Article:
Welcome to Hidden Gems of Queer Lit! This column is for those of you who found the first reflections of your desires in a dusty corner of the library, and for those of you who know that important histories and new ways of looking at the world are nestled in yellowed pages as well as flickering screens. Every two weeks I’ll profile a queer lit title that’s outside of the public eye for one reason or another: obscure, small-press, older, aimed at a different niche, or otherwise underrated. It’s my hope that you’ll connect with some of these books and treasure them as I have.
I wanted to write about this week’s book not because it’s unknown but because it’s a YA title that deserves more reading outside of the genre’s usual audience, and because there are things I want to say about it that I haven’t read elsewhere: things that make it queer, inventive, and otherwise a standout. Its sequel also came out less than two months ago, so now seems like a good time to spread the word about this captivating trilogy-in-progress.
Many of you know of Michelle Tea, prolific San Francisco-based writer, founder of the Radar Reading Series, and queer lit icon. I loved the honesty and manic energy of books like Valencia, and when Tea launched her debut YA fantasy novel, Mermaid in Chelsea Creek, last summer, I fell in love with her again for a whole new set of reasons. If you adore any of Tea’s other books, you’ll find Mermaid in Chelsea Creek to be every bit as transgressive and illuminating. If you ever escaped into the magical realms created by J.K. Rowling or Tamora Pierce, or if you got hooked on what dystopian YA like the Hunger Games had to say about class and privilege, you’ll relish Mermaid‘s intriguing mixture of magic and social realism.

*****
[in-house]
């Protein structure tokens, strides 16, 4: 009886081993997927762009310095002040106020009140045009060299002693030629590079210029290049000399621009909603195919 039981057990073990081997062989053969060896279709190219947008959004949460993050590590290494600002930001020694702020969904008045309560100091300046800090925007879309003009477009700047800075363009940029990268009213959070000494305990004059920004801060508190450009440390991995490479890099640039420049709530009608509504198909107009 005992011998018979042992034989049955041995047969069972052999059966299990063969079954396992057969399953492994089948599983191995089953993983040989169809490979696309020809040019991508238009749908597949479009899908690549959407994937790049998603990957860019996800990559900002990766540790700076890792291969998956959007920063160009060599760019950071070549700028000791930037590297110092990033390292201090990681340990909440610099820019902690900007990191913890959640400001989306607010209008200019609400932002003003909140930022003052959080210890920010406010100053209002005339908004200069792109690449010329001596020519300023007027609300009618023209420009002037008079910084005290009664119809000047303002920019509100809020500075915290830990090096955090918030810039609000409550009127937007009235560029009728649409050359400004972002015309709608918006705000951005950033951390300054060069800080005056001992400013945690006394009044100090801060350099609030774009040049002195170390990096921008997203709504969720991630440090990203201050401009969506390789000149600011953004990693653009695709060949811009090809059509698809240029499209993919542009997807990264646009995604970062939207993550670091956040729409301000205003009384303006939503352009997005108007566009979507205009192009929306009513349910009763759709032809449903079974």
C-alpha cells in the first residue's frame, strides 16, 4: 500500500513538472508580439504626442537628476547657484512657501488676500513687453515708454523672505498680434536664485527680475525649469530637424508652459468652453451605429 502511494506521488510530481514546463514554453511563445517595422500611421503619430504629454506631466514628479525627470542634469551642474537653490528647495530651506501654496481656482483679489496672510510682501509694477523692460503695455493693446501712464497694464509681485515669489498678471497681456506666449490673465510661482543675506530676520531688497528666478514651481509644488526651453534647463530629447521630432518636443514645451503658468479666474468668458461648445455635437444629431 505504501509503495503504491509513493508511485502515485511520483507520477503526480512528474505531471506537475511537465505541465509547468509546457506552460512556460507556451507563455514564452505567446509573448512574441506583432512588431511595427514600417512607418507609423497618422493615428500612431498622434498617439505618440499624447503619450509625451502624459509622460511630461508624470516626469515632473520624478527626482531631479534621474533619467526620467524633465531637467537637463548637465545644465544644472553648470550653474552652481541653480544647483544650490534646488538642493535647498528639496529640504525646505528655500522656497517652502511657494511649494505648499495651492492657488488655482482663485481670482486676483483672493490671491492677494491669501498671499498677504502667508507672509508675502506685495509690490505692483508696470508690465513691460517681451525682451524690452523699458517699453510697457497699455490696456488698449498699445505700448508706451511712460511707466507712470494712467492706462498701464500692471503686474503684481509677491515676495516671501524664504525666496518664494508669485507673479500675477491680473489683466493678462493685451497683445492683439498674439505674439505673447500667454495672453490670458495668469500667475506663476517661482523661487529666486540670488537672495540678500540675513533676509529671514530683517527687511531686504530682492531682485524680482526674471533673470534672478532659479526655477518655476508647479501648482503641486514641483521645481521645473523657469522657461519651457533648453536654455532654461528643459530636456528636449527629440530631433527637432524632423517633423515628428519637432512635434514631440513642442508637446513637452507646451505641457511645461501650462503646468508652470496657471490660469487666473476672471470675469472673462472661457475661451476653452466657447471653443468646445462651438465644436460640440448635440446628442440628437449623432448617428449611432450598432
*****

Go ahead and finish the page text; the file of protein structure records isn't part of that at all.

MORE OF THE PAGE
The plot is archetypal: Sophie, a 13-year-old working-class girl, discovers that she is destined to save humanity through her ability to reach inside people’s emotions and heal their pain. (She’s able to recover from the emotional toll of this work by guzzling down salt.) A colorful cast of mentors help her come to terms with her powers and prepare to defeat a villain. Despite having a straight teen protagonist, Mermaid in Chelsea Creek reflects its author’s queer sensibilities. So many female-dominated YA novels feature love triangles, but Sophie’s story is refreshingly free of romantic interests. While her best friend, Ella, is struck by boy fever, stubborn, snarly-haired Sophie is preoccupied with figuring out her nascent abilities and trying to keep her loved ones safe. This first book in the Chelsea trilogy, and the second, Girl at the Bottom of the Sea, offer a convincing character arc of emotional maturation that’s inflected by many relationships but doesn’t rely on any. The novel also stands out for its positive portrayal of a gender-nonconforming character. One of Sophie’s most interesting mentors is a young, masculine-presenting lesbian named Angel. Readers see Angel dealing with microaggressions on a daily basis, but she possesses the toughness and self-regard to shield herself from others; in a neat metaphor, magical shielding is the skill she teaches Sophie. She offers guidance, nurturing, and friendship, and is well fleshed out; in the second book of the trilogy, we see her follow her dream of becoming a youth drug counselor, applying her talent for teaching to something less magical but equally important.